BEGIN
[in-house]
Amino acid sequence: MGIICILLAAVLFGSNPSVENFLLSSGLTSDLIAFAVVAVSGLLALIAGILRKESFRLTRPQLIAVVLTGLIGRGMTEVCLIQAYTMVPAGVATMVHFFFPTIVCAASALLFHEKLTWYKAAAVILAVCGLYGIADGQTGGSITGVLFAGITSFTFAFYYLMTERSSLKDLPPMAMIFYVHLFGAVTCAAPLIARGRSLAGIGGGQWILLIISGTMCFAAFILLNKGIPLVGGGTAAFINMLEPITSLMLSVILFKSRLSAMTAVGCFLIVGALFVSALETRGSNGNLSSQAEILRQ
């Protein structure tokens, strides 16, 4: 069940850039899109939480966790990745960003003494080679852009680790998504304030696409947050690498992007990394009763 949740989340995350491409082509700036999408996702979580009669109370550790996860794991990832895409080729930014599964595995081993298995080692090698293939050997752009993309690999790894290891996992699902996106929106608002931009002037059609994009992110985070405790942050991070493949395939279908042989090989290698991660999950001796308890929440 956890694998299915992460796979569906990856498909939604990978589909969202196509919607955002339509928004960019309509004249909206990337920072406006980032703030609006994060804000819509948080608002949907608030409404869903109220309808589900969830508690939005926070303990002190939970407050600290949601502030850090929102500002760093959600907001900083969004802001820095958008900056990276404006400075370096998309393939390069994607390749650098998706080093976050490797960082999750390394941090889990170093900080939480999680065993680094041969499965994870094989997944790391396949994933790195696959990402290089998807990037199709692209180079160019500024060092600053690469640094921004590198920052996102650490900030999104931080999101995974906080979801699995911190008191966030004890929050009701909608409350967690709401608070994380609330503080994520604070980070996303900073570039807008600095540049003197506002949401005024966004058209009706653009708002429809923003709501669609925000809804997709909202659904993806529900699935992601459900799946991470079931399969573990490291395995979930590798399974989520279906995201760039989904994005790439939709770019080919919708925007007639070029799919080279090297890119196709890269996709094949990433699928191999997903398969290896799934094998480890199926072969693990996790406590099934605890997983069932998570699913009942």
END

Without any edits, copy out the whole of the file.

[in-house]
Amino acid sequence: MGIICILLAAVLFGSNPSVENFLLSSGLTSDLIAFAVVAVSGLLALIAGILRKESFRLTRPQLIAVVLTGLIGRGMTEVCLIQAYTMVPAGVATMVHFFFPTIVCAASALLFHEKLTWYKAAAVILAVCGLYGIADGQTGGSITGVLFAGITSFTFAFYYLMTERSSLKDLPPMAMIFYVHLFGAVTCAAPLIARGRSLAGIGGGQWILLIISGTMCFAAFILLNKGIPLVGGGTAAFINMLEPITSLMLSVILFKSRLSAMTAVGCFLIVGALFVSALETRGSNGNLSSQAEILRQ
């Protein structure tokens, strides 16, 4: 069940850039899109939480966790990745960003003494080679852009680790998504304030696409947050690498992007990394009763 949740989340995350491409082509700036999408996702979580009669109370550790996860794991990832895409080729930014599964595995081993298995080692090698293939050997752009993309690999790894290891996992699902996106929106608002931009002037059609994009992110985070405790942050991070493949395939279908042989090989290698991660999950001796308890929440 956890694998299915992460796979569906990856498909939604990978589909969202196509919607955002339509928004960019309509004249909206990337920072406006980032703030609006994060804000819509948080608002949907608030409404869903109220309808589900969830508690939005926070303990002190939970407050600290949601502030850090929102500002760093959600907001900083969004802001820095958008900056990276404006400075370096998309393939390069994607390749650098998706080093976050490797960082999750390394941090889990170093900080939480999680065993680094041969499965994870094989997944790391396949994933790195696959990402290089998807990037199709692209180079160019500024060092600053690469640094921004590198920052996102650490900030999104931080999101995974906080979801699995911190008191966030004890929050009701909608409350967690709401608070994380609330503080994520604070980070996303900073570039807008600095540049003197506002949401005024966004058209009706653009708002429809923003709501669609925000809804997709909202659904993806529900699935992601459900799946991470079931399969573990490291395995979930590798399974989520279906995201760039989904994005790439939709770019080919919708925007007639070029799919080279090297890119196709890269996709094949990433699928191999997903398969290896799934094998480890199926072969693990996790406590099934605890997983069932998570699913009942």